With Trisha Brown's recent passing, we have lost a key figure in contemporary dance in the United States, who made a wide and lasting impact over six decades.
Personally, I think I got into the work of Trisha Brown after getting to know dancer Shelley Senter, when Shelley lived in the Bay Area for a short period of time. I also vividly remember the first time experiencing the company live, probably around 2000 at Cal Performances in Berkeley. Ease, elegance, movement for movement's sake.
For my MFA research on outdoor site-specific dance, I extensively researched Trisha's work from the early 1970s on rooftops and sides of buildings.
Today, I am reposting some pieces related to Trisha Brown from the blog.
The Six Degrees of Trisha Brown
These 5 artists worked with Trisha Brown - as dancers, rehearsal directors, and repetiteurs. Click on any name to read further about their work in the company and the impact of Trisha on each of their lives:
New Book on Trisha Brown
This is a repost of a piece the author wrote for the blog in November 2016:
Trisha Brown: Choreography as Visual Art
By Susan Rosenberg
The process of writing this book on Trisha Brown’s work was joyful and daunting. Trisha created nearly 100 choreographies, 6 operas, a single ballet – as well as a body of graphic work that has earned recognition in numerous exhibitions. With an oeuvre of such breadth, depth and richness, how could it all fit into a single volume?
The problem was made more acute since, as a trained art historian, I wanted to (and did) give each of Brown’s individual dances its due, addressing each work as if it were an painting or sculpture: by analyzing its formal components, its effects, its genesis, its predecessors and its relationship to the visual art that informed her works’ making.
One of the most enjoyable and informative aspects of the project emerged from the interview process, which was the basis for reconstructing Trisha’s thinking and understanding how she crafted her dances. I was lucky to interview Trisha regularly from approximately 2007 to 2011. However, about one year into the process I gained two new insights into how best to use the gathering of oral history in my book’s writing.
The first revelation came when I recognized that Trisha, as an artist, was – and always had been – focused on the creation of new works, and not on the maintenance of her choreographic repertory. When I first met her she was simultaneously creating choreographies for the stage, directing operas, and engaged in the process of creating large-scale drawings that emerged from improvisational practices. Plus her company was touring the world constantly – and Trisha often joined them. Many things were happening in her present life, and it became more important to document all of this than to constantly ask her to dredge up past memories, or to re-tell stories about her work and thought that had been recorded elsewhere, and earlier.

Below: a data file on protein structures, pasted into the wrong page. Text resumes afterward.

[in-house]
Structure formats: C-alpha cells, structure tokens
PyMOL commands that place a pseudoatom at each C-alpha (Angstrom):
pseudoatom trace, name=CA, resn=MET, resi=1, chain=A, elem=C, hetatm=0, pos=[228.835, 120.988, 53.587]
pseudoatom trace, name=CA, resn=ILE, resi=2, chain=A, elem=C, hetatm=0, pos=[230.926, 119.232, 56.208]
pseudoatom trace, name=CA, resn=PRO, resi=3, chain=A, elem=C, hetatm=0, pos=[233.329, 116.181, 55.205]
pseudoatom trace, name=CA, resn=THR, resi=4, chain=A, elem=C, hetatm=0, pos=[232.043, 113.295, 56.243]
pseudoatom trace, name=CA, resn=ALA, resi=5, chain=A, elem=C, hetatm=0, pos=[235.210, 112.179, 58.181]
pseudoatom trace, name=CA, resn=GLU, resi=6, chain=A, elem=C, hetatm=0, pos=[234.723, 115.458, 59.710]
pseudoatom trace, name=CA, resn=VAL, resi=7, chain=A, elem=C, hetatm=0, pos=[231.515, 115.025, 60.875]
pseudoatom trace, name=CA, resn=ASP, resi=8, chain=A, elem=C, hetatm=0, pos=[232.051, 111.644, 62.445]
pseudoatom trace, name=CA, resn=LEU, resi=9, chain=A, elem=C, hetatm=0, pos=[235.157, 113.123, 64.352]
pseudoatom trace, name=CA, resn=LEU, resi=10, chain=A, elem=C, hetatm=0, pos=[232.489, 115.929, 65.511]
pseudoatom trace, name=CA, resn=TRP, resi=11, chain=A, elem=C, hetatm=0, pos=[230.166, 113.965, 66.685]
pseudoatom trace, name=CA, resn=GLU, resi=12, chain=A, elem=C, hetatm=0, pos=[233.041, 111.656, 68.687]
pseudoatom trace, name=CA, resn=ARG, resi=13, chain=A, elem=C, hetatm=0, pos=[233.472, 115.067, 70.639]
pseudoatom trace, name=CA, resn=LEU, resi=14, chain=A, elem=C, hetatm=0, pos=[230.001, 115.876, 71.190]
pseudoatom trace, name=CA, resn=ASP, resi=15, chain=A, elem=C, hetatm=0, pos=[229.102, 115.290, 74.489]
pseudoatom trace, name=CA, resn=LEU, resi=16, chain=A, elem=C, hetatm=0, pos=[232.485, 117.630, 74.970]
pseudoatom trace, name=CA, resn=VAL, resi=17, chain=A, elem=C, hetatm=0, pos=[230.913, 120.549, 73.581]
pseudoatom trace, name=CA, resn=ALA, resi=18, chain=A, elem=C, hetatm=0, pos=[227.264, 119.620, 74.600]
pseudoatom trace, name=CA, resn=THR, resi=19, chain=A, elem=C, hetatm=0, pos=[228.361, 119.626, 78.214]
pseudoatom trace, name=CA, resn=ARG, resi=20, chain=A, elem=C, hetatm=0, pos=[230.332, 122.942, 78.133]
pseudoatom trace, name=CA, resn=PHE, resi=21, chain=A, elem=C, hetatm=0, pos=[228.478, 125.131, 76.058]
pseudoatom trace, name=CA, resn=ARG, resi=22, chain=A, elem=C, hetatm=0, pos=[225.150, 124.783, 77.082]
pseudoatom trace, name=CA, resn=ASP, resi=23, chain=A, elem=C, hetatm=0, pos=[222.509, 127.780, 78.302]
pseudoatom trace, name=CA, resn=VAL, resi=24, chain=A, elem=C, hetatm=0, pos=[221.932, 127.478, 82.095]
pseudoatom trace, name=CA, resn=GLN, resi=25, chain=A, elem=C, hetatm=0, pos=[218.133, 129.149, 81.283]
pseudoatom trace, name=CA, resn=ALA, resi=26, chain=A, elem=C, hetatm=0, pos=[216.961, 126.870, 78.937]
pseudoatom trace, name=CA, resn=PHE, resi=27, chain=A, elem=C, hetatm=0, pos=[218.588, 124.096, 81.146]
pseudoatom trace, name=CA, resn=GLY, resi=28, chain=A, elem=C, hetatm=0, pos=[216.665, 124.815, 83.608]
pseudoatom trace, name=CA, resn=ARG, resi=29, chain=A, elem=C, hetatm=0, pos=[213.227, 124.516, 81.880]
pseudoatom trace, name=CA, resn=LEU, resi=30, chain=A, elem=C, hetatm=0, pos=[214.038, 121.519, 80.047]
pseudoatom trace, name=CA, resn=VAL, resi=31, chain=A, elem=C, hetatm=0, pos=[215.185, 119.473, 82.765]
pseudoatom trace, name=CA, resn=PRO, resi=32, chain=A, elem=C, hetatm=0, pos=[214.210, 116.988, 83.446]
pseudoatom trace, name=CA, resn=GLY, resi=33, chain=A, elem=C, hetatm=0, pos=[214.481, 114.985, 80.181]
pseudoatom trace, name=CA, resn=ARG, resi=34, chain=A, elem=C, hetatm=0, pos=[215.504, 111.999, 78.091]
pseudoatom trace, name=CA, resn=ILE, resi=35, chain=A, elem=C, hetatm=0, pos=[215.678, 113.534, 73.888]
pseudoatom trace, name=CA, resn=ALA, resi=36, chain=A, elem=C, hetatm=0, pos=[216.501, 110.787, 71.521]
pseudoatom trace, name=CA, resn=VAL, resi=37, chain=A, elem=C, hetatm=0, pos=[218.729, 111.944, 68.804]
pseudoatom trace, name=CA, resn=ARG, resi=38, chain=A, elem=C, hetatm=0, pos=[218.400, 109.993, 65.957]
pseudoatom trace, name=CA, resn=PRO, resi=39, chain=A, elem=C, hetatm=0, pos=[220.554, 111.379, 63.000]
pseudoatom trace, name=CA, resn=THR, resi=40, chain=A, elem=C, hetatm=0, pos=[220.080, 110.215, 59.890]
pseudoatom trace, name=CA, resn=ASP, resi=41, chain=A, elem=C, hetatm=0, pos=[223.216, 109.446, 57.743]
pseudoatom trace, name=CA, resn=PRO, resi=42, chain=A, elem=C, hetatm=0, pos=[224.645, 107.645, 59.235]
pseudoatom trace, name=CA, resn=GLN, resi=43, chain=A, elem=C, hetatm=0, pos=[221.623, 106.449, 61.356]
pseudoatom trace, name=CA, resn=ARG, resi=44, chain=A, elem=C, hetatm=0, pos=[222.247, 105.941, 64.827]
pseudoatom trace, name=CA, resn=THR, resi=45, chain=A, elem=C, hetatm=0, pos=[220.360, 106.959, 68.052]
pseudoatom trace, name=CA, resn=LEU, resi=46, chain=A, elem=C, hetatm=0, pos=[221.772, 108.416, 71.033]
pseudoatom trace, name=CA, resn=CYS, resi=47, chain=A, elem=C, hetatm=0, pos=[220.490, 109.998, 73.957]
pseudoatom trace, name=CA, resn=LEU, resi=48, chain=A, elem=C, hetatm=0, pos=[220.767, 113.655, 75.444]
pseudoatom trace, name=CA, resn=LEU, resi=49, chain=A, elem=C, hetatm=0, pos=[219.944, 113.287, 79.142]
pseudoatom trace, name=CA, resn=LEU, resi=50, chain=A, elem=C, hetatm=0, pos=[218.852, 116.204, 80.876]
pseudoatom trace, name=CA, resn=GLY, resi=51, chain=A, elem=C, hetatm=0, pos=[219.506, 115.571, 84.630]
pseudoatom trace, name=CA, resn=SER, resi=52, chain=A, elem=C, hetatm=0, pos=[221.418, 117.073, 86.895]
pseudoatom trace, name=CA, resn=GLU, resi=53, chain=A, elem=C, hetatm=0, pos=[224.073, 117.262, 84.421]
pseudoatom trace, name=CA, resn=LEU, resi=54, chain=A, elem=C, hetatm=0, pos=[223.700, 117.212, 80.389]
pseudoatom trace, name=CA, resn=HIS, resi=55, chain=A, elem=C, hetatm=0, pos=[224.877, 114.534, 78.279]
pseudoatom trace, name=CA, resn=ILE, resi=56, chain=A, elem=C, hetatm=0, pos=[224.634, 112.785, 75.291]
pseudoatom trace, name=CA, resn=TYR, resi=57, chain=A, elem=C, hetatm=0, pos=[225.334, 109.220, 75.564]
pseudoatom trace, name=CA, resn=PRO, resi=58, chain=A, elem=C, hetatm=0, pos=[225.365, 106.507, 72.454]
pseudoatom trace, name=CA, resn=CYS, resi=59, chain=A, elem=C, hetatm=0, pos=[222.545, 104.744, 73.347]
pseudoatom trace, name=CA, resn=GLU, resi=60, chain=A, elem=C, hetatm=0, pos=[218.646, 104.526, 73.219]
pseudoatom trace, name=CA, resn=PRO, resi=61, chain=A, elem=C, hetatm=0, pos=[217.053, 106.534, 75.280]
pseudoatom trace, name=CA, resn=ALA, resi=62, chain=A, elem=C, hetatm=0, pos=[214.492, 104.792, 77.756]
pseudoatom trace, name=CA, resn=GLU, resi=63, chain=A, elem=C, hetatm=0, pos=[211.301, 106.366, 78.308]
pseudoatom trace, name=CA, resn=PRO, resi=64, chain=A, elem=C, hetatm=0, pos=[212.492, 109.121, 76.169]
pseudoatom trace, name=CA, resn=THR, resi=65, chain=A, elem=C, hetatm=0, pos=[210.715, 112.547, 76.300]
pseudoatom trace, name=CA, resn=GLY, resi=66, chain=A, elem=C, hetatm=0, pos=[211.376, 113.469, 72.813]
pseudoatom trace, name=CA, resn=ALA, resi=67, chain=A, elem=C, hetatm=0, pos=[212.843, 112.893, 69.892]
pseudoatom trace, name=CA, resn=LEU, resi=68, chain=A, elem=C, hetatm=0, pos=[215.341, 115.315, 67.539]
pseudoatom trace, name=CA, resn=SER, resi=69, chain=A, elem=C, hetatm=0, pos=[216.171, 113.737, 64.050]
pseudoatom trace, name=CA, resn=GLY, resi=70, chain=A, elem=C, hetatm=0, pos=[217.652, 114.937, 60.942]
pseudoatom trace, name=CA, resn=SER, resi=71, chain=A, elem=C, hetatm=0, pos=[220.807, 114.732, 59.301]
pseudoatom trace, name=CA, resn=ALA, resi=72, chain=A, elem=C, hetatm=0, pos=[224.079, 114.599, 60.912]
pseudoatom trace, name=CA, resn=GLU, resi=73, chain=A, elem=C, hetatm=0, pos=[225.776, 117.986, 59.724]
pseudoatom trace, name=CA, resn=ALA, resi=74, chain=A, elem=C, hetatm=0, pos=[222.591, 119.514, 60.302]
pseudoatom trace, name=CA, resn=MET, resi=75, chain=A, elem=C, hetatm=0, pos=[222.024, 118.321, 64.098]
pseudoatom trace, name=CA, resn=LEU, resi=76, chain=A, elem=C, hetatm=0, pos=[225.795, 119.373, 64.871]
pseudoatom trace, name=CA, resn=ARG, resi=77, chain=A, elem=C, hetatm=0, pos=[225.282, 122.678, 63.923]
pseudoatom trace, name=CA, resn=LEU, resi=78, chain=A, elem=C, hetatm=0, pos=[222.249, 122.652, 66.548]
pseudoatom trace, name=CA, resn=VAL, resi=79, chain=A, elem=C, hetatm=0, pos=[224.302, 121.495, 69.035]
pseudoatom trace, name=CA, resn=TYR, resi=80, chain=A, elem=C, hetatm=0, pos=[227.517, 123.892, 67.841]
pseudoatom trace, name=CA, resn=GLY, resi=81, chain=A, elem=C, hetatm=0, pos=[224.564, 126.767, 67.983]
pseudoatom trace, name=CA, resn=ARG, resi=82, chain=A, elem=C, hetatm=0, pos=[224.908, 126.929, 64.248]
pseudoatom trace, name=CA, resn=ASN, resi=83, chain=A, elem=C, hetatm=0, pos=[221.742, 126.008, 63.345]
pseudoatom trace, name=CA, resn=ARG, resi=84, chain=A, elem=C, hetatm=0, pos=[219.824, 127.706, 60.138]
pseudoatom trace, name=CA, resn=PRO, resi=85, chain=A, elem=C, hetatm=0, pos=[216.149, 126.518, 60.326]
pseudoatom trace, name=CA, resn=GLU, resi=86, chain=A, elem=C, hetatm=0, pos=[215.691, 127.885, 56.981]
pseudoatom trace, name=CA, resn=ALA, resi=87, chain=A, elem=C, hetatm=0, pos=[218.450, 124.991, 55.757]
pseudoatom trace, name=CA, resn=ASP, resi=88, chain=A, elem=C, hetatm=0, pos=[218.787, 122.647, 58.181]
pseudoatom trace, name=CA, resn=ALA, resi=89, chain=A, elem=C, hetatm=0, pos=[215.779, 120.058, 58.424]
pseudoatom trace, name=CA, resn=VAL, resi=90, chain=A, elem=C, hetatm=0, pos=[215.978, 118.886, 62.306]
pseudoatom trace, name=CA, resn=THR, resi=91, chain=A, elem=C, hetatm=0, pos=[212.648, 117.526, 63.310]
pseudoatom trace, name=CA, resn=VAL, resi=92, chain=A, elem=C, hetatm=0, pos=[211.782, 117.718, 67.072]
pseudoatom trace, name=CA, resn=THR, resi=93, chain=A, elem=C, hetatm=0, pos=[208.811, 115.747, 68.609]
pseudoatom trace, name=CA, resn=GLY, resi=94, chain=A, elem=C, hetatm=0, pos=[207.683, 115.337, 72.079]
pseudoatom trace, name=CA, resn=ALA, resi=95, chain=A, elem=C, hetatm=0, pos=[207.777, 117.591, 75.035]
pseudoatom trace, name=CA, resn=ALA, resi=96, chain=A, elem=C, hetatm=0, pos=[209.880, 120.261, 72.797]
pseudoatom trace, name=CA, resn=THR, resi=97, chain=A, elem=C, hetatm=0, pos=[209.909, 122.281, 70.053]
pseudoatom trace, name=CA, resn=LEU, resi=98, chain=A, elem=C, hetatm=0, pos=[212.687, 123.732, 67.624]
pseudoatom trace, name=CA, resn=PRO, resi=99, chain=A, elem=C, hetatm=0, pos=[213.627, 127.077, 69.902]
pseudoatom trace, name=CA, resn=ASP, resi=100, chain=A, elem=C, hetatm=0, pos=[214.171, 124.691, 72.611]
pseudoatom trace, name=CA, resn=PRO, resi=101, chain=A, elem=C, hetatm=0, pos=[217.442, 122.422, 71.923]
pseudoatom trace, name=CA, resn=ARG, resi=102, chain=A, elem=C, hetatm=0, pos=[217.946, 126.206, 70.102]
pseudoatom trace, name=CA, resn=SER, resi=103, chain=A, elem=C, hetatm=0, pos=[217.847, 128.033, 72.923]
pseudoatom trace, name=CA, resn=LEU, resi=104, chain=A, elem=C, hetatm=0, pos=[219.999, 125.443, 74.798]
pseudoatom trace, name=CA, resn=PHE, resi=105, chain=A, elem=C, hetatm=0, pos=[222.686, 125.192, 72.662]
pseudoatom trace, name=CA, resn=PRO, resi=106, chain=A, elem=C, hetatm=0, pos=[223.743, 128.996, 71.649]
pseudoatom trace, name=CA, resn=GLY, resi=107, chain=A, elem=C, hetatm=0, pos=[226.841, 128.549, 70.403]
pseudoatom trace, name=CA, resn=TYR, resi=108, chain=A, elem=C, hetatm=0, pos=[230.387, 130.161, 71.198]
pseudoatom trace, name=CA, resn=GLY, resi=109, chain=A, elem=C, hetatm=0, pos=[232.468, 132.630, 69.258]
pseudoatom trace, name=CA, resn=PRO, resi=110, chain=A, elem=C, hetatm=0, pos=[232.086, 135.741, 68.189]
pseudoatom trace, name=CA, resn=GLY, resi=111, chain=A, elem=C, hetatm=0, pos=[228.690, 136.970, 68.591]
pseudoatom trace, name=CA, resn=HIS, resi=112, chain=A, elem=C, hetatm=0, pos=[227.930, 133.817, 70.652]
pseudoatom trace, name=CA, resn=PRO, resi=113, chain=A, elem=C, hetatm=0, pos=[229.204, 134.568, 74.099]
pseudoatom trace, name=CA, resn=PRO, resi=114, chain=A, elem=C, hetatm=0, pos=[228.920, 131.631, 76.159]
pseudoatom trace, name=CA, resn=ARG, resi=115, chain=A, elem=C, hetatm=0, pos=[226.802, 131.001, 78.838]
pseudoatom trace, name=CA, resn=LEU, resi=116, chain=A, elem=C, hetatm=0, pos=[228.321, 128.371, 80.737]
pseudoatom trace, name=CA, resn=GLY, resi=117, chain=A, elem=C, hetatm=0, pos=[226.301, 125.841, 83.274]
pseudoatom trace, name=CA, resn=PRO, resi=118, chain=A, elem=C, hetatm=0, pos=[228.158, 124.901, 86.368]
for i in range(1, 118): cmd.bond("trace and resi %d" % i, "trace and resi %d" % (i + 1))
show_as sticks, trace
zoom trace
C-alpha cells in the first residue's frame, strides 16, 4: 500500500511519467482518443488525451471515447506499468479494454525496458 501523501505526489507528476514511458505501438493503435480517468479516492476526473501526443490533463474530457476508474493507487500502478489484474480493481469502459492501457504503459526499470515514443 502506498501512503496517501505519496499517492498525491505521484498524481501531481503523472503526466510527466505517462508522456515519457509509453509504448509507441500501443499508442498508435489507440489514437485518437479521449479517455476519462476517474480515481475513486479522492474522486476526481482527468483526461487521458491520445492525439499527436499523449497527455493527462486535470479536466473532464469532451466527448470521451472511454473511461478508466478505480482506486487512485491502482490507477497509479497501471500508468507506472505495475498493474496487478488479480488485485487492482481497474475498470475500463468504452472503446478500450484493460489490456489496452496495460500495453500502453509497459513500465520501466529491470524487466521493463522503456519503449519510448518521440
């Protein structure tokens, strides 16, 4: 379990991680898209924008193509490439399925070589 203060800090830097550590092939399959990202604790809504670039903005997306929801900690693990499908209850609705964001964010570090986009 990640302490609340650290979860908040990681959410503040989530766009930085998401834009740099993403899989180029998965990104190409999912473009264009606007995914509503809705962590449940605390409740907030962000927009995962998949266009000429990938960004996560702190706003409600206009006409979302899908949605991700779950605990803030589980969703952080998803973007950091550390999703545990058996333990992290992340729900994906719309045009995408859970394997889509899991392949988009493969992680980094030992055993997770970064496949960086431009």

So my approach changed – a switch flipped – and this transformed the course and substance of our conversations going forward. Trisha became the source I went to in order to grasp the concepts and research processes that went into her development of the choreographies. However, then it became essential to interview the individual dancers who had worked with her, and thus to organize this information in a unique mosaic: often the dancers did not know what was in Trisha’s mind, and likewise, Trisha could not recall every movement or impulse that went into her dance’s making.
Ultimately the most difficult part of writing the book was ending it. I had gathered so much material, but was stuck with the limitations of a word count. A great deal of writing got filed away for the future; I focused my mind on the rationale for my book’s ending, which neatly turned out to be at the end of the first 25 years of her fifty-year career. However, I did not decide on this endpoint solely based on the elegance of the number itself. Rather, I decided that the last dance that my book discusses – Trisha Brown’s magisterial 1987 collaboration with artist Donald Judd on Newark (Niweweorce) -- could be understood as the culmination of the ideas about Brown’s work on which my book focuses: in particular how Trisha insinuated visual art ideas into her works’ creation, staging and performance.
To purchase the book, please click here.
And lastly.....Slow Dancing
This is not something from the blog, but a personal favorite digital dance project. If you have not experienced David Michalek's work yet, click here to see the video of Trisha Brown.
Thank you, Trisha, for all of your gifts and inspiration. - Jill